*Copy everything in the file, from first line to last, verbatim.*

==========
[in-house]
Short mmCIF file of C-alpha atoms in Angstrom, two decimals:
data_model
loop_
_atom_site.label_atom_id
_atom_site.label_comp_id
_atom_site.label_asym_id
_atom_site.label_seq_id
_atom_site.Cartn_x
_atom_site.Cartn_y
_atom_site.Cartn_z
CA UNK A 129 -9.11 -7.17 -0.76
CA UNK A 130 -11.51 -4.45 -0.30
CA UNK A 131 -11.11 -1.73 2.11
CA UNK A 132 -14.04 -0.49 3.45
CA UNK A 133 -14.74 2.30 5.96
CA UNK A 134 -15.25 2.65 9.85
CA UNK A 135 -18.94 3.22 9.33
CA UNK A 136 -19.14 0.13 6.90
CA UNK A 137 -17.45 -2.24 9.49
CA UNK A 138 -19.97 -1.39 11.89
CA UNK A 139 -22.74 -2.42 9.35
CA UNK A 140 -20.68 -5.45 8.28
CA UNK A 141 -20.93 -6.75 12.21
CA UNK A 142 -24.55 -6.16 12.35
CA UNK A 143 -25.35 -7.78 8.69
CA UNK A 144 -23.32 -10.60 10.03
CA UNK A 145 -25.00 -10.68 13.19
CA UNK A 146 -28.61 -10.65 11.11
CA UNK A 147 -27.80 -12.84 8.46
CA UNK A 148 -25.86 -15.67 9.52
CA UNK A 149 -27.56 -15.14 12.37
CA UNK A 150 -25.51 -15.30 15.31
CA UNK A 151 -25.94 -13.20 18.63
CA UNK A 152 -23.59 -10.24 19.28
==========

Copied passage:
[in-house]
Short mmCIF file of C-alpha atoms in Angstrom, two decimals:
data_model
loop_
_atom_site.label_atom_id
_atom_site.label_comp_id
_atom_site.label_asym_id
_atom_site.label_seq_id
_atom_site.Cartn_x
_atom_site.Cartn_y
_atom_site.Cartn_z
CA UNK A 129 -9.11 -7.17 -0.76
CA UNK A 130 -11.51 -4.45 -0.30
CA UNK A 131 -11.11 -1.73 2.11
CA UNK A 132 -14.04 -0.49 3.45
CA UNK A 133 -14.74 2.30 5.96
CA UNK A 134 -15.25 2.65 9.85
CA UNK A 135 -18.94 3.22 9.33
CA UNK A 136 -19.14 0.13 6.90
CA UNK A 137 -17.45 -2.24 9.49
CA UNK A 138 -19.97 -1.39 11.89
CA UNK A 139 -22.74 -2.42 9.35
CA UNK A 140 -20.68 -5.45 8.28
CA UNK A 141 -20.93 -6.75 12.21
CA UNK A 142 -24.55 -6.16 12.35
CA UNK A 143 -25.35 -7.78 8.69
CA UNK A 144 -23.32 -10.60 10.03
CA UNK A 145 -25.00 -10.68 13.19
CA UNK A 146 -28.61 -10.65 11.11
CA UNK A 147 -27.80 -12.84 8.46
CA UNK A 148 -25.86 -15.67 9.52
CA UNK A 149 -27.56 -15.14 12.37
CA UNK A 150 -25.51 -15.30 15.31
CA UNK A 151 -25.94 -13.20 18.63
CA UNK A 152 -23.59 -10.24 19.28